Search Advertising

Be there when people are searching.

Every second there are approximately 60,000+ searches performed on the internet across different search engines. OEPMA knows how to craft effective search advertising campaigns that show up when searchers are looking for something you offer.

Search Advertising FAQ

What is search advertising, paid search, search engine advertising, etc?

Note: All of those phrases in the question mean the same thing. We refer to it as “search advertising” on this page.

Search engines, like Google and Bing, allow advertisers to show text-based ads on search results that they serve users who are completing searches with their product.

Google and Bing serve an add based on a keyword. When the ad is clicked, Google or Bing is paid by the advertiser based on the amount that was bid for the ad. This is also known as “pay-per-click” because the transaction between Google and Bing only happens if an ad is clicked.

These types of ads are shown above and below the organic listings.

How can search advertising help my business?

With a detailed plan, search advertising can do wonders for your business. The most significant advantage of this type of promotion is that it is controlled. You can turn it on and cut it off any time you please, depending upon how much money you have to spend.

You’re not locked into any contract with Google or Bing. If done correctly, search advertising can provide your business with leads and sales instantly. For some, it can serve as their main line of business, and for others, it can bring some activity here and there. It all depends on your industry and your advertising mix and budget.

How much of my budget should I dedicate to search advertising?

It depends. Answering this question with something like “25% IS A MUST!” would be a disservice to you. It all depends on your goals, your industry, and your current advertising mix.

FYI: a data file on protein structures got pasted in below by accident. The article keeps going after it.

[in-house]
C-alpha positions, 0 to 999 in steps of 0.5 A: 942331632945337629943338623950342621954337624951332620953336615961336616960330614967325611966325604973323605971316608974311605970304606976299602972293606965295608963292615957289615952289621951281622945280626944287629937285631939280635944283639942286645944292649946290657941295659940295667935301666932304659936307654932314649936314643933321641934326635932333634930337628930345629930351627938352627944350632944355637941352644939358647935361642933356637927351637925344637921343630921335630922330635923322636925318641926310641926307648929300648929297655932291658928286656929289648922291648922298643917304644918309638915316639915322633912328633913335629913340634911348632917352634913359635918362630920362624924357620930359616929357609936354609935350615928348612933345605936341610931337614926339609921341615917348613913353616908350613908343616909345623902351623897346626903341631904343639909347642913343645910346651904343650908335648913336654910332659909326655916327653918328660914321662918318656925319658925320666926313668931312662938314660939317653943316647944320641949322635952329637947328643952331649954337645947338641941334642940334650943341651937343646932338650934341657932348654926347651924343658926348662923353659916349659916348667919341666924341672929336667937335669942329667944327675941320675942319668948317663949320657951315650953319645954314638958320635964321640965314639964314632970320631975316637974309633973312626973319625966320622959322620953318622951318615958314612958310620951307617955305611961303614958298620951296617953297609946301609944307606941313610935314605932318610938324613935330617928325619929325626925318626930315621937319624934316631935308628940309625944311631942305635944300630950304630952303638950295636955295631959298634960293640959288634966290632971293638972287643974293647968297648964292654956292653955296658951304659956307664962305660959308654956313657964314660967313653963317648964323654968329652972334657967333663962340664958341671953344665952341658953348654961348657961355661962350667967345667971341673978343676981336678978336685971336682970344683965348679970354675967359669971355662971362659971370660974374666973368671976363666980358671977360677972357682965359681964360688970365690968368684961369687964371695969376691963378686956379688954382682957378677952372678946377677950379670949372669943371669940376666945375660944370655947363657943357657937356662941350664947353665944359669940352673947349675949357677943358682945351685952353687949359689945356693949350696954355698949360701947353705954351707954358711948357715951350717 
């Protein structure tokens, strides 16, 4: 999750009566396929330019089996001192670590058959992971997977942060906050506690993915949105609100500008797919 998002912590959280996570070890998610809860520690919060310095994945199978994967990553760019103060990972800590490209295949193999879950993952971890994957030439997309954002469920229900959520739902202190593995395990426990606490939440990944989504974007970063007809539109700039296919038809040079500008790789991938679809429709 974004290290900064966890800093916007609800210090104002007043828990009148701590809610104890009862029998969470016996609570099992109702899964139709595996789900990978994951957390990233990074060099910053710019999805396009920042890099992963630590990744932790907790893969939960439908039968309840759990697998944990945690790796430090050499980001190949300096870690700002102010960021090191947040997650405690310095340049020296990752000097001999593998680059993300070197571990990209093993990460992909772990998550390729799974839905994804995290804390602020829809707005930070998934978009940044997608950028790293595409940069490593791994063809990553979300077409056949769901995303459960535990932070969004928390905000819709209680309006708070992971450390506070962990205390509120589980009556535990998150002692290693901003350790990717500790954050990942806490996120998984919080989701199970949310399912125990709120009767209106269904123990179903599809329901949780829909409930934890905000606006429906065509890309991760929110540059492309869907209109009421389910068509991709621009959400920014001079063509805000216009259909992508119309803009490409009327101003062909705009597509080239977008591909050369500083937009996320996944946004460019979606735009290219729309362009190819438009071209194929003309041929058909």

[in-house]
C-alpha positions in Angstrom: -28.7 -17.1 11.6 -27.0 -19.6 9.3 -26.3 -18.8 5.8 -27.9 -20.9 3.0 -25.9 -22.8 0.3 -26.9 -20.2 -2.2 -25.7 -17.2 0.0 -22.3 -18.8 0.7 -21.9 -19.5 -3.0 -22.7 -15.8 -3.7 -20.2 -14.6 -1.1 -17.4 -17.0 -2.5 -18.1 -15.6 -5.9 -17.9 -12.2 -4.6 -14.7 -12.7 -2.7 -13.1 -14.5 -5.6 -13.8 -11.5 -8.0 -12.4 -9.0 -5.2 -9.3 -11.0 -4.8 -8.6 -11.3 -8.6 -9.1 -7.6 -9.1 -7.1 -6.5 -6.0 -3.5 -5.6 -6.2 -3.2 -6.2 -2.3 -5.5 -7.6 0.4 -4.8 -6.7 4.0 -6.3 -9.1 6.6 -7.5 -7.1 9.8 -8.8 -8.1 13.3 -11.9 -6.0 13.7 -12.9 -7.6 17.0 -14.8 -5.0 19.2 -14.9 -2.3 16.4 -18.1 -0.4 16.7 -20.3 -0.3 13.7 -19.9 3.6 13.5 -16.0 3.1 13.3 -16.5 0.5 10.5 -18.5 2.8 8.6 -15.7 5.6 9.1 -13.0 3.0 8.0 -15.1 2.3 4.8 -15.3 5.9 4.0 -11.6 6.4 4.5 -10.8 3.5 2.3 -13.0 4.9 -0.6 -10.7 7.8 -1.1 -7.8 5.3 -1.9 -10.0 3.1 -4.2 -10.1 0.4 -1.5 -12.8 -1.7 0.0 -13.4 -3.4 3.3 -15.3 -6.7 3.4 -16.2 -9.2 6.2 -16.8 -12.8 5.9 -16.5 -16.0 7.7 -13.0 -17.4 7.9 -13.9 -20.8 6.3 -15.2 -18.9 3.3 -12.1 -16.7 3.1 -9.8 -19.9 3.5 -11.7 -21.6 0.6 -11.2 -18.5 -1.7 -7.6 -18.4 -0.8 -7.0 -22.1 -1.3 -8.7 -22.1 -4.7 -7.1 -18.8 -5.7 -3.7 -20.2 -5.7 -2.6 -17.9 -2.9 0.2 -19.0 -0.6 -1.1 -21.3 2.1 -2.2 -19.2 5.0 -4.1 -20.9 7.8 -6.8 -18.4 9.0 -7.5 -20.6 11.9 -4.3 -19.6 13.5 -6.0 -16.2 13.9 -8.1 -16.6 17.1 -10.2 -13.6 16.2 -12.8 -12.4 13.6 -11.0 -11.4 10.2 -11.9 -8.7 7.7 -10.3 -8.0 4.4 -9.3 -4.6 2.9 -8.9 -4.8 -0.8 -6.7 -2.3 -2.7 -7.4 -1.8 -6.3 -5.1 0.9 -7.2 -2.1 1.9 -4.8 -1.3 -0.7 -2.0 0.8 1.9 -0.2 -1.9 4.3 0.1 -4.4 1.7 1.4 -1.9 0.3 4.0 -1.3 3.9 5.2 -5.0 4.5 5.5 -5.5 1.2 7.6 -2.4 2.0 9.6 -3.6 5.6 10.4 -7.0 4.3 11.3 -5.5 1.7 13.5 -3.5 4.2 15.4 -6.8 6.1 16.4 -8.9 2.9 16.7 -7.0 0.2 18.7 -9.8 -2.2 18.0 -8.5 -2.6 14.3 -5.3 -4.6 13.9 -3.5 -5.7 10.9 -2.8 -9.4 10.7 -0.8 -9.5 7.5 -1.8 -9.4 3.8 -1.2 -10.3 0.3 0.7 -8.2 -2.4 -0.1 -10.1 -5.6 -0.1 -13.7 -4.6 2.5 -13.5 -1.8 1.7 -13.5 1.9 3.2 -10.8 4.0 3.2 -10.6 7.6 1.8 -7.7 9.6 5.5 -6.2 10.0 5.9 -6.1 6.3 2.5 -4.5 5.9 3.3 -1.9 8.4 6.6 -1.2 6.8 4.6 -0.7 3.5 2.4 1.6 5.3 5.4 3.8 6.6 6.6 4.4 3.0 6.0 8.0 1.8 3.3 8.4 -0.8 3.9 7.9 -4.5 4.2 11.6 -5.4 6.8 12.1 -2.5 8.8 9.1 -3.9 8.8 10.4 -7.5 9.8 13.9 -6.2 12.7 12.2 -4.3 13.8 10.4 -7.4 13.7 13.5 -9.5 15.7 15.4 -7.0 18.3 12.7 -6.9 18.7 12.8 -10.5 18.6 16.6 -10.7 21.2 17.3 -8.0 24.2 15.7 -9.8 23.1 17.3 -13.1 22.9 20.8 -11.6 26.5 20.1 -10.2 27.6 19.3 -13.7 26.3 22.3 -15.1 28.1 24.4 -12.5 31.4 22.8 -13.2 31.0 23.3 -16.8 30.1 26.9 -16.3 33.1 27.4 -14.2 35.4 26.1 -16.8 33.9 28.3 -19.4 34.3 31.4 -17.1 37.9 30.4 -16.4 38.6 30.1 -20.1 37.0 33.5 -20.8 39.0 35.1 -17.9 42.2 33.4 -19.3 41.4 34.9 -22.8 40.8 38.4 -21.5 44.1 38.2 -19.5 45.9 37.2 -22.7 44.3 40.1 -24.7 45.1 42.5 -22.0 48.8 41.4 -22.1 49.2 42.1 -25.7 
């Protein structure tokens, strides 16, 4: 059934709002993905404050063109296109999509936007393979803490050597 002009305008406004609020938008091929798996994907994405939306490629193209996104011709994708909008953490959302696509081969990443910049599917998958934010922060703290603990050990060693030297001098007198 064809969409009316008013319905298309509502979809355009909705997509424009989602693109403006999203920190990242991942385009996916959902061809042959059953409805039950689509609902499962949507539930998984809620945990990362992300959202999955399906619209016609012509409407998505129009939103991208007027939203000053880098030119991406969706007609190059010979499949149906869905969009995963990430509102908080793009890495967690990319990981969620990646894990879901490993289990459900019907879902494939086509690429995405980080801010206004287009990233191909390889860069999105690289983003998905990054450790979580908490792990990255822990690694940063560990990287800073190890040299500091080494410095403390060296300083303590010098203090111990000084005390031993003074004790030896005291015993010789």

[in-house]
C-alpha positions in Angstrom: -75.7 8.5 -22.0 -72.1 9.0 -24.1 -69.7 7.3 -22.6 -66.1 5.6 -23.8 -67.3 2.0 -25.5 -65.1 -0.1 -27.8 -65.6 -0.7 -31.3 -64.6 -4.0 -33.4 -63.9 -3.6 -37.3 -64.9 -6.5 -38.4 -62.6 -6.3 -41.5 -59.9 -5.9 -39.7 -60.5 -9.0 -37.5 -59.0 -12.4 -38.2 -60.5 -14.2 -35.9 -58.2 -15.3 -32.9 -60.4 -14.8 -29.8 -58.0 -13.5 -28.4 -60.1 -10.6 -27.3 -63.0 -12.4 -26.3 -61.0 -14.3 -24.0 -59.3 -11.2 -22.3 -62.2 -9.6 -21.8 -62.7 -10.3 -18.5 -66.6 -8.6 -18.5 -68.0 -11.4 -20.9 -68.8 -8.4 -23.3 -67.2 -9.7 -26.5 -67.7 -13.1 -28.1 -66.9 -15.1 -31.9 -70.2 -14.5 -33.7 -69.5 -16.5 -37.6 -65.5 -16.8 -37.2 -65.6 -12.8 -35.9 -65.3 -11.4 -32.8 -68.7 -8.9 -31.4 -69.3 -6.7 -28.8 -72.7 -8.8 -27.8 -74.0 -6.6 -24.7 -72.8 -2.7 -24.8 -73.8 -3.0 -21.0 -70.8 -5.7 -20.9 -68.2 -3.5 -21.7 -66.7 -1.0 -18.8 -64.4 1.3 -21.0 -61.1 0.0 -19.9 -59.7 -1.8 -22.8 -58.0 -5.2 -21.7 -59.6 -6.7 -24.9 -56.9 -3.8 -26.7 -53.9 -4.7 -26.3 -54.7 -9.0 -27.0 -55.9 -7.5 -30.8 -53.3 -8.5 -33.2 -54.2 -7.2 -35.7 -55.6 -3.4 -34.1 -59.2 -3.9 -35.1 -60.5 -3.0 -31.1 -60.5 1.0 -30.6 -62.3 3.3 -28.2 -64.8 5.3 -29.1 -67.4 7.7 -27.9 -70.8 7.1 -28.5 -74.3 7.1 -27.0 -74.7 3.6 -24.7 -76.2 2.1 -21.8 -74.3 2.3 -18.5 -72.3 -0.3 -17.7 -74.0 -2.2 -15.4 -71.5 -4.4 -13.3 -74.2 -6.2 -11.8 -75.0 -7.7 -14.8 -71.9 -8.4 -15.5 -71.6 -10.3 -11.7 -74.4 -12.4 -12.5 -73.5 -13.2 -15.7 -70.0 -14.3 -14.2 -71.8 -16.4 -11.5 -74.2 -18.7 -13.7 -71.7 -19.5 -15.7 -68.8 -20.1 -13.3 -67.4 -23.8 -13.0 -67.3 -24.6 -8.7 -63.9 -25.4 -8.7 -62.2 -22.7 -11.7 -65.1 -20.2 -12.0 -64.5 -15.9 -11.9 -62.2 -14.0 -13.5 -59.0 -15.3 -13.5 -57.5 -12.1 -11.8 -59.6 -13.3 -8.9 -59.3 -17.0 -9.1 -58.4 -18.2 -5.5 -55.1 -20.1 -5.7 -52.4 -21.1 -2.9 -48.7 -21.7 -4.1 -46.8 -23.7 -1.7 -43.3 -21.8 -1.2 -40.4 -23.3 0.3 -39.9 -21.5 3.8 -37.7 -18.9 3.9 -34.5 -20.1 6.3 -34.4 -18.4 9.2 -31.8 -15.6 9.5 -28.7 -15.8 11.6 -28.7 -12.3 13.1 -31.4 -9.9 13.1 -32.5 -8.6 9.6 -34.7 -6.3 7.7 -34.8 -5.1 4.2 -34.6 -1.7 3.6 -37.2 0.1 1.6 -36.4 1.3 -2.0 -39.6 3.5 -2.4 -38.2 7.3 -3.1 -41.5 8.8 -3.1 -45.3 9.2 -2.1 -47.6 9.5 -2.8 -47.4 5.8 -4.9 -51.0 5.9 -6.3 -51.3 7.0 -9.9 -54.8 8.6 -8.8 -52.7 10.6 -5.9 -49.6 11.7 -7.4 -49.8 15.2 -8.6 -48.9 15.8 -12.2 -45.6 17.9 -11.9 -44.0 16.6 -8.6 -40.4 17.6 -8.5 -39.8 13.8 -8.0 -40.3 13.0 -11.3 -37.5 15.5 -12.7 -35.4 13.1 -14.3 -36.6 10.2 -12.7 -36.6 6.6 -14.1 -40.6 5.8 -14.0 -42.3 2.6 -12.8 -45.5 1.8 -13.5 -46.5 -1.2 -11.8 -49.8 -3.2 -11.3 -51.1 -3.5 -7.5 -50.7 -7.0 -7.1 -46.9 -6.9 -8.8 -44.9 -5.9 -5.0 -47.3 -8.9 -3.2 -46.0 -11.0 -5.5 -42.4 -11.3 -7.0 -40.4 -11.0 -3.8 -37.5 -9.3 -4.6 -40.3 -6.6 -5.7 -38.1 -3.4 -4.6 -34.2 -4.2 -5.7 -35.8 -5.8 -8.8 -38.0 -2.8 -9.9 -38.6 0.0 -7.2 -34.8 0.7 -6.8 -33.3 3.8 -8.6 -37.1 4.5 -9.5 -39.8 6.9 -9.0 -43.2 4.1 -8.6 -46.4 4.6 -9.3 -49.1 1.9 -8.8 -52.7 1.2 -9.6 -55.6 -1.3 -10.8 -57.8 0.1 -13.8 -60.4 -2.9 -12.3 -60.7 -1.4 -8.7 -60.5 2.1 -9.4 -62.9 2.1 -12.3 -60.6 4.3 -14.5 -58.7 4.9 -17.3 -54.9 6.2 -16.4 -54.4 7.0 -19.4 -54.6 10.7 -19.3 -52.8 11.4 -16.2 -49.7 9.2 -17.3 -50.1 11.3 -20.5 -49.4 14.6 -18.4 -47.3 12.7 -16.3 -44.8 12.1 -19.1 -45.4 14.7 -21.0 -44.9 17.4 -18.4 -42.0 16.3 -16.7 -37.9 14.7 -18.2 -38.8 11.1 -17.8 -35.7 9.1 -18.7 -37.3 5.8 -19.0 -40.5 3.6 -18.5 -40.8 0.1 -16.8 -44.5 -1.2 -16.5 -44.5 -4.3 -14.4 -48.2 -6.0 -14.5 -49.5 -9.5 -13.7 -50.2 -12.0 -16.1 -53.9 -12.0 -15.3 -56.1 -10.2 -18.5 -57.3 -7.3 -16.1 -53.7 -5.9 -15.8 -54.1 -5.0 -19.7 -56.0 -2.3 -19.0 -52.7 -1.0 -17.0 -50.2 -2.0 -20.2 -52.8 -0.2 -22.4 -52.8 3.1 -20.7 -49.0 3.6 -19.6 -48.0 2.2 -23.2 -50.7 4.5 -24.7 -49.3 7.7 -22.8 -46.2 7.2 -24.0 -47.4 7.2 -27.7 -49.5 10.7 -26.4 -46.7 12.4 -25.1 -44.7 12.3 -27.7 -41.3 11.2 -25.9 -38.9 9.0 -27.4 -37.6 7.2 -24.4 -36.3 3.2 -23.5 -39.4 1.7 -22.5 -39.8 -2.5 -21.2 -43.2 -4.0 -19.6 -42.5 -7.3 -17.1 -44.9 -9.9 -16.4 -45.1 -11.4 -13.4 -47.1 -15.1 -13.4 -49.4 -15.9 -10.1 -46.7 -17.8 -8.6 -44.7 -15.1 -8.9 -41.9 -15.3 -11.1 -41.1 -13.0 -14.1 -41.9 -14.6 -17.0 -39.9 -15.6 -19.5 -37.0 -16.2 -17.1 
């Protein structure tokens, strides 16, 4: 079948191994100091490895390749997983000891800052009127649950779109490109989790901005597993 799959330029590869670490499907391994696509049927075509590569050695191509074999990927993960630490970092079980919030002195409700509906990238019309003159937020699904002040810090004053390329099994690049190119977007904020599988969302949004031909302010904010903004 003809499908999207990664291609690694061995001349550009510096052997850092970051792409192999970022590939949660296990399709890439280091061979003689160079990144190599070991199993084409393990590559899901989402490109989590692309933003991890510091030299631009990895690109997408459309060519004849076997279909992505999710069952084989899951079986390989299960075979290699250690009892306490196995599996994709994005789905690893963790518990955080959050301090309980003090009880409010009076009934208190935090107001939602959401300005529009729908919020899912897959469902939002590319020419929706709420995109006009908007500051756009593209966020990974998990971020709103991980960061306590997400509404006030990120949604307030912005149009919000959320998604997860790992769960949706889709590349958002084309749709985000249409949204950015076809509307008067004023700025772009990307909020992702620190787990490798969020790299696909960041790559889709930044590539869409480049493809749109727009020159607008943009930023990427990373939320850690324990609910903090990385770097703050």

If you have never participated in search advertising, we’d suggest you dip your toe in and see what’s going on. You don’t have to break the bank just to see what’s going on. You’ll want to dip your toe in with someone who knows what they’re doing, however. That is very important.

If you have someone in your office do it that isn’t experienced, we can guarantee you that you will have an underwhelming (at best) and costly (at worst) experience.

How does location work in Search Advertising?

Locations are as pinpoint or broad as you would like them to be. You can target a radius around a point on a map, zip codes, cities, whole states, or even entire countries over the world. It allows even the smallest businesses to be able to participate because campaigns can be hyperlocal.

How do Keywords work in Search Advertising?

Keywords are the words or phrases being typed or spoken into a search engine where you would like to serve ads in the search engine results page, also known as SERP. A straightforward example would be for a florist around Valentine’s Day using the following keywords to drum up some business:

roses
dozen roses
valentines roses

If someone wants to get their significant other roses and searches online for deals, hopefully, the florist’s website link will show up. If he has a useful landing page and a competitive bid, it most likely will.

Not all keywords are created equal. There are match types involved with search advertising that allow you to tailor everything down to exactly what you want.